Just 300MW of the near 6GW pipeline of large scale solar projects in Ireland is likely to get built, according to John Mullins, chief executive officer of Amarenco. 

Mullins was speaking at this week’s Solar Finance and Investment Europe, event organised by Solar Power Portal publisher Solar Media. Discussing opportunities in Ireland alongside Anthony Doherty, group corporate finance director at NTR, Mullins explained that only the ‘shovel-ready’ products – those with both a grid connection and planning permission – will be permitted owing to Ireland’s many constraining factors.

“There is no way in hell… that the Irish grid under any circumstances will be able to take 6GW of solar. In fact it will struggle to take 1GW of solar.

“The capacity in many rural areas just isn't there. The cost of connection for putting in a new transformer would be absolutely punitive in the context of building a 5-6MW plant,” he said.

He added that a recent change in Ireland’s planning requirements means site developers must now have full planning permission for their sites before a grid connection is granted which in itself is proving increasingly difficult for projects of all sizes.

Part of this opposition comes stems from Ireland’s status as an agricultural nation, exporting billions of euros work of product to Britain and beyond. Both planning and heritage authorities are said to have issues granting permission to build solar on land which could be used to support the wider aspects of the Irish economy.

Community opposition is also playing a role, whereby adjacent groups are thought to be blocking sites from achieving planning permission.

“What happens in Ireland and a lot of countries is that the farmer next door is not happy that he's not getting money out of the lease and of course jealousy takes over. It's getting community groups all stirred up – it happened in the wind space, it'll happy in the solar space,” Mullins added.

This, he argued, could stand in the way of the Irish government’s plans to bring forward community energy schemes via the Renewable Energy Support Scheme, which went out for consultation in September.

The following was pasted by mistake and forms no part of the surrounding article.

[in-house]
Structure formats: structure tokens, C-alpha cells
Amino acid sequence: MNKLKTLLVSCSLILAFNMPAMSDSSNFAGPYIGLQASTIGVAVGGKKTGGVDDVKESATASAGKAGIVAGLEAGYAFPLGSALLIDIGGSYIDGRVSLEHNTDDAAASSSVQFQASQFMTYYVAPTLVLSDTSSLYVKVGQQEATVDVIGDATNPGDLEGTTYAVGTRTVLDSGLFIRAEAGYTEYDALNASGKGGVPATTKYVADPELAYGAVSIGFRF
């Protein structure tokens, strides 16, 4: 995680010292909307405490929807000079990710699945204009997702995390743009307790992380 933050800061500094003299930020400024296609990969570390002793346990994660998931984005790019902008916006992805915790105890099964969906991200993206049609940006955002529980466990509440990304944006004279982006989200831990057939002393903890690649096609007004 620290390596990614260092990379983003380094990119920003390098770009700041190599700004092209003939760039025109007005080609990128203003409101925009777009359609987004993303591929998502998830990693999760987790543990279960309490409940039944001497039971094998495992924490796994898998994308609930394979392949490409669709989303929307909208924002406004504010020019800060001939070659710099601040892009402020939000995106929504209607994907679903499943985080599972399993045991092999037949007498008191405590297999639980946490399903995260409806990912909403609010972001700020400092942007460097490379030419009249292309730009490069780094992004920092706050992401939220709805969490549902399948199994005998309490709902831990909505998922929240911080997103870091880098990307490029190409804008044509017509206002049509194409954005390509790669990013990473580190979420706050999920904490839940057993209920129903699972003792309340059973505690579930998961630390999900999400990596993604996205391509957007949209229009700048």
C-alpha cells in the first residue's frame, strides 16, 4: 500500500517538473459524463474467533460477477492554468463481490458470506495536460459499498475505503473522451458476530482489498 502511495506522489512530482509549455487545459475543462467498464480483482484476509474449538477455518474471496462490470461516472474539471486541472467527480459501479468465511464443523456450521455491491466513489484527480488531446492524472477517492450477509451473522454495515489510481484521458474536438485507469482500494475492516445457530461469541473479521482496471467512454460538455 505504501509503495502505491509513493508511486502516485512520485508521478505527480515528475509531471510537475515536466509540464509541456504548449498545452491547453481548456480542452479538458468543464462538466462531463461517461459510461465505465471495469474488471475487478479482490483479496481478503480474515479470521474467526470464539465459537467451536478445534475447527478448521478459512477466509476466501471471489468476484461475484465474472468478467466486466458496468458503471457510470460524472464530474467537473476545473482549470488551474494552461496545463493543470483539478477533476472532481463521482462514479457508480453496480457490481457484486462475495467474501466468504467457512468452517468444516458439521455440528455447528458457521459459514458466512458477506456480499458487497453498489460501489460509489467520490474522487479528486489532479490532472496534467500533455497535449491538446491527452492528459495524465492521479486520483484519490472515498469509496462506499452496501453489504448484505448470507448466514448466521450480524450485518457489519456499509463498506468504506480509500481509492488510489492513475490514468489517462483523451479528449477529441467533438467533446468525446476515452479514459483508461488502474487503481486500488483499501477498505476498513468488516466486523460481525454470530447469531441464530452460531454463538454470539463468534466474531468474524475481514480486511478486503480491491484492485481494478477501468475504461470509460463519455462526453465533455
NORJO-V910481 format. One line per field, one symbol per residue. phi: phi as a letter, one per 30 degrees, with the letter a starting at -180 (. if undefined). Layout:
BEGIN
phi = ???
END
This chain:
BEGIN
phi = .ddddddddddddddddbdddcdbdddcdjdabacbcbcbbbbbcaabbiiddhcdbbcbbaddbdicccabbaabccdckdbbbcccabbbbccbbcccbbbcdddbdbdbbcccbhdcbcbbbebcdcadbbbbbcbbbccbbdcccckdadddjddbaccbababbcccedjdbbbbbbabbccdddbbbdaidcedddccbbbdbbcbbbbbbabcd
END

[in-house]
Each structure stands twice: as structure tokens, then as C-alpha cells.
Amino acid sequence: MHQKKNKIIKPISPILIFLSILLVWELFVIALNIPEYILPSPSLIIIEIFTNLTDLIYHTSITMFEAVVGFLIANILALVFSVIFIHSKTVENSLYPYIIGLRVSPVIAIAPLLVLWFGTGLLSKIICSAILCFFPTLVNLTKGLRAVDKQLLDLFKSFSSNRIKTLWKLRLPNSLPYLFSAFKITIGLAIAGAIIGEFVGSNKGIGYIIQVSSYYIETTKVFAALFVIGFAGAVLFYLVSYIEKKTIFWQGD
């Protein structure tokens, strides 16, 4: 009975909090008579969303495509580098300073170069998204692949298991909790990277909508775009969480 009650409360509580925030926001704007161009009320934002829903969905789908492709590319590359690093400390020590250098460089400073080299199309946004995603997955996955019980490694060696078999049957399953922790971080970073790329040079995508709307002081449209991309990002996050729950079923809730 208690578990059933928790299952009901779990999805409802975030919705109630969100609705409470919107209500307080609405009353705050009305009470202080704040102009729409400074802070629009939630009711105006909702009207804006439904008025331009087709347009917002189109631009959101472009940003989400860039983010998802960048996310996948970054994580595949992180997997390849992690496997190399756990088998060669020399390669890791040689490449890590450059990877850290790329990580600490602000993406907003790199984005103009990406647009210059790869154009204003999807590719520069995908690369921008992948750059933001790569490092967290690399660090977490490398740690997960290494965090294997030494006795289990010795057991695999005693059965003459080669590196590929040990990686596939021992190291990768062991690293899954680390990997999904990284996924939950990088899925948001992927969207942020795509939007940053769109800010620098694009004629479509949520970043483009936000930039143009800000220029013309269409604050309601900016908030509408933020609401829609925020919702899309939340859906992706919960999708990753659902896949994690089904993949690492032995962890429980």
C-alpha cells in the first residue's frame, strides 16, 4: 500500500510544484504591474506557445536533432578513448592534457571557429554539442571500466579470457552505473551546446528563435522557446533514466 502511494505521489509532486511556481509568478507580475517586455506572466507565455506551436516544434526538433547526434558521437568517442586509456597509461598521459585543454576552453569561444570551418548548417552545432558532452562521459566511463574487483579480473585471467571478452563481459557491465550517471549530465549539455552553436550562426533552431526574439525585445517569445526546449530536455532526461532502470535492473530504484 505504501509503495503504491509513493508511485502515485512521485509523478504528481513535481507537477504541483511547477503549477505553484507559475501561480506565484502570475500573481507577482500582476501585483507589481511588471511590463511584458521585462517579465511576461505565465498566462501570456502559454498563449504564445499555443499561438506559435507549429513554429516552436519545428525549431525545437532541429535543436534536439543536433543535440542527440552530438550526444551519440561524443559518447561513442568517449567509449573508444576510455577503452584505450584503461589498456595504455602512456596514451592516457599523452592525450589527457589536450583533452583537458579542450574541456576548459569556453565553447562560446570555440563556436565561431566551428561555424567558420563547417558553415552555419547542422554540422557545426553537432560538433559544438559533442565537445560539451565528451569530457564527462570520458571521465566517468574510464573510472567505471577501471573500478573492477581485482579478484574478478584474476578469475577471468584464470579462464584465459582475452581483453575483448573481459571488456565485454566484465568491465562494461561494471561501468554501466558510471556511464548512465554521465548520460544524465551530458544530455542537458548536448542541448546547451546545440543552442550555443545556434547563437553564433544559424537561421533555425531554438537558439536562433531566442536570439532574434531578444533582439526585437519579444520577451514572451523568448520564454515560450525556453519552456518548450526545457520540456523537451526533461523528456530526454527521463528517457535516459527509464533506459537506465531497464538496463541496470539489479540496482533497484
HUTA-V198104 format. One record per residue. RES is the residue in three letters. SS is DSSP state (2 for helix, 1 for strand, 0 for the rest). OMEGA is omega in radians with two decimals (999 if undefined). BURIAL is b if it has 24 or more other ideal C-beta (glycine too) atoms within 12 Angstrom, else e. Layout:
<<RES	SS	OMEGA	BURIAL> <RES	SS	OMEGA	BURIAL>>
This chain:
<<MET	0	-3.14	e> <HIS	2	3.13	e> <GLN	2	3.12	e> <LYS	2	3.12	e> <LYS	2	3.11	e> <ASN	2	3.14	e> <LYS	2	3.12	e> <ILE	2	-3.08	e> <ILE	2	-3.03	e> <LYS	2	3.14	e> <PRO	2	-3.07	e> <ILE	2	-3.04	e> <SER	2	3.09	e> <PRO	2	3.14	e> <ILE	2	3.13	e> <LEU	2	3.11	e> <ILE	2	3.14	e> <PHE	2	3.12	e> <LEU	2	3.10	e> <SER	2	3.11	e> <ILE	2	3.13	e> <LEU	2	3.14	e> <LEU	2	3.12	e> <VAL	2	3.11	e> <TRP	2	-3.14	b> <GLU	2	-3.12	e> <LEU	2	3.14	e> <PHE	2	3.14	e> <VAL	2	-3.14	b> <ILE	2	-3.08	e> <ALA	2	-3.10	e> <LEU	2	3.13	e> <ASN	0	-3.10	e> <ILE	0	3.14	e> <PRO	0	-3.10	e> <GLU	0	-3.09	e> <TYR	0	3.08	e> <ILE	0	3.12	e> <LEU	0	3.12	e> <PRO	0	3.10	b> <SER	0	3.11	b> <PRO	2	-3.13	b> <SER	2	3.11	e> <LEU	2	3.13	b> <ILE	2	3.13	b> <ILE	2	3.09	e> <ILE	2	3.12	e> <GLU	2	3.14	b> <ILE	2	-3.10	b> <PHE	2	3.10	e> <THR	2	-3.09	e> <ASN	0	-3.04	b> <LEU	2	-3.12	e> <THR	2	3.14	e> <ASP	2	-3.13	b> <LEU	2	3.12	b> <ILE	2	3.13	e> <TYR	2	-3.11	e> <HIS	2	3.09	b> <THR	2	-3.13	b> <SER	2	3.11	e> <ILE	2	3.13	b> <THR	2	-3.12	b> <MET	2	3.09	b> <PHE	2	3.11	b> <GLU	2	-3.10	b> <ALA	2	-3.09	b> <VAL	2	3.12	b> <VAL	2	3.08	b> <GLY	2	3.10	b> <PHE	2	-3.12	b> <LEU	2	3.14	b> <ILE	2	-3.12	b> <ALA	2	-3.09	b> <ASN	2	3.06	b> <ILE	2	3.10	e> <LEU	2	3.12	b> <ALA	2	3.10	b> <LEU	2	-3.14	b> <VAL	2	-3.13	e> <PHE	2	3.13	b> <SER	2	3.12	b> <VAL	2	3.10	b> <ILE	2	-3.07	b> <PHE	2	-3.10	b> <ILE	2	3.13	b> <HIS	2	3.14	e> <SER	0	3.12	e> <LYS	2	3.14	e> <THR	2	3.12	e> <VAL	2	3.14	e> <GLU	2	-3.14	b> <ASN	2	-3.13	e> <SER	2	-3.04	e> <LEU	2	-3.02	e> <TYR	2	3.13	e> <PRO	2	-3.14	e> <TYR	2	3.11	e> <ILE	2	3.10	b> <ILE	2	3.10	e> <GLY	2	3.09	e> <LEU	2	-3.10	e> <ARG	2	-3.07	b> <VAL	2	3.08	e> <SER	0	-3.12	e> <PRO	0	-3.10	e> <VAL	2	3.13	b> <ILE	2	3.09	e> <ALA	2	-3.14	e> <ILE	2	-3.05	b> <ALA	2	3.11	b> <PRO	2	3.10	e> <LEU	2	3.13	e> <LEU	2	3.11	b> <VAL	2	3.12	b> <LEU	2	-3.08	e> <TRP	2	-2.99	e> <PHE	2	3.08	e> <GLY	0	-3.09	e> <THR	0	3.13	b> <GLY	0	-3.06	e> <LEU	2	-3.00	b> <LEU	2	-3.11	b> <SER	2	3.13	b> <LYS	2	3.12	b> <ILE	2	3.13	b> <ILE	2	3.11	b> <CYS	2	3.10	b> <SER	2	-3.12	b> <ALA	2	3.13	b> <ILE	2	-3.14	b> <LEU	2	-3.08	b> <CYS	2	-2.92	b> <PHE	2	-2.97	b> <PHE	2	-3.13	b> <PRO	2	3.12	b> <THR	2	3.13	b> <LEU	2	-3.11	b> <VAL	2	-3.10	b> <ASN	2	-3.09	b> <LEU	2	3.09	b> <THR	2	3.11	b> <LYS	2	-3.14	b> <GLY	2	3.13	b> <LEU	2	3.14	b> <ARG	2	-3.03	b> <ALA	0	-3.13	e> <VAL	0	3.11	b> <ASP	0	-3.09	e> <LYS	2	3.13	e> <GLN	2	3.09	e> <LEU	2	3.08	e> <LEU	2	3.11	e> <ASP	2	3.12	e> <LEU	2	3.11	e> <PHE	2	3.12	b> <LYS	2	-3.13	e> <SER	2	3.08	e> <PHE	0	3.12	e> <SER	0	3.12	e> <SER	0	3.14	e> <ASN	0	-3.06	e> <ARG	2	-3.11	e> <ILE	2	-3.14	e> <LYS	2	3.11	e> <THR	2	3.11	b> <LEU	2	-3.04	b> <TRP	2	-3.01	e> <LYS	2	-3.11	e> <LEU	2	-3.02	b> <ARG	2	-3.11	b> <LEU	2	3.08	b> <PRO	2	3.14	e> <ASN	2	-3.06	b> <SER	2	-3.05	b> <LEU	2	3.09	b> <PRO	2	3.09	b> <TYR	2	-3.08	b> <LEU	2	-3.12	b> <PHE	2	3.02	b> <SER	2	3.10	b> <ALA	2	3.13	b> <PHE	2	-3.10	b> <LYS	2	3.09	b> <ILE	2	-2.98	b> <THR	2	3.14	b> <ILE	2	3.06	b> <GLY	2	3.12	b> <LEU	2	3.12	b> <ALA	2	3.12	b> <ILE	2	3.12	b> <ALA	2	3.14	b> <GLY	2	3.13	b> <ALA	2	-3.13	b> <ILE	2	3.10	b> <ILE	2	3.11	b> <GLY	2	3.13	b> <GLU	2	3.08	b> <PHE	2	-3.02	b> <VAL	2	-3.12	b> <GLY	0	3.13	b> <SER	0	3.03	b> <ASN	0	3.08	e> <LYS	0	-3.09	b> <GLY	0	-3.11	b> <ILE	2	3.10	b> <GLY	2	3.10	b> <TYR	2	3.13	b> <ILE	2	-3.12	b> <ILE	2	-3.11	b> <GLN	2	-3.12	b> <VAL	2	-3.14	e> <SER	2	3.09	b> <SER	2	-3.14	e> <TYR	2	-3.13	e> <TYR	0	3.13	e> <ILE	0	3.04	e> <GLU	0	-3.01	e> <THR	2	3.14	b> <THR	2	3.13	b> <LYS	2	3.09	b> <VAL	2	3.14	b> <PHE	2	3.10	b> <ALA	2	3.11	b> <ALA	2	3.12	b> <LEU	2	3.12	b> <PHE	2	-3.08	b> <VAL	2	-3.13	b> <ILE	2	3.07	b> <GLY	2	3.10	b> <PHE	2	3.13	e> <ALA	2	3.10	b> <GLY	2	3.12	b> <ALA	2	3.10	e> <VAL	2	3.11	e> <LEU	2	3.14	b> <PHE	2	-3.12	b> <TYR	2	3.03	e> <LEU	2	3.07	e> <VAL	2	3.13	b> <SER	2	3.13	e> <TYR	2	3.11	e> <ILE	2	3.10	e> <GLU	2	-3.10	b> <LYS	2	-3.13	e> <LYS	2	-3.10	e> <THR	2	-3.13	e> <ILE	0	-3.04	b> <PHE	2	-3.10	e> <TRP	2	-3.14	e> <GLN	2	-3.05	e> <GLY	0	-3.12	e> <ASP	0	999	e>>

In order to receive support, all projects above a certain size (500kW has been proposed) must offer local communities an opportunity to invest in some minimum share of the project.

Describing the plan “politically demented”, Mullins claimed this policy would not work “on the ground” as local opposition from neighbouring communities would see objections raised regardless, perhaps even in the courts.

Where solar could succeed is in the country’s upcoming auctions, where developers may have to compete with other generation technologies like onshore wind to secure contracts. However, while price comparisons may cause concern for solar, Mullins remained confident that the 300MW of shovel ready solar could have an advantage.

“When it comes down to technology specific or not, there are not that many wind projects in Ireland that actually have full grid, full planning for that grid, full planning on their site and if you look at the banks, how many have closed a wind project in Ireland in the last six months, and how many are going to in the next six months? Very few.

“As a result there's a real opportunity for that 300MW, whether [auctions] are technology neutral or specific, to win. Anyone interested in getting a foothold in Ireland should concentrate on who owns the 300MW to begin with, because in all likelihood they will be building out in 2019/200,” he concluded.

He added that Ireland could be a 400MW solar market by the end of 2020, however Doherty expected just 200MW to be built if technology neutral auctions are conducted under RESS.

Full details of the solar farms in the pipeline in the Republic of Ireland are shown in Solar Media Market Research’s Republic of Ireland Solar PV Opportunity Tracker report which can be found here, or by emailing us directly.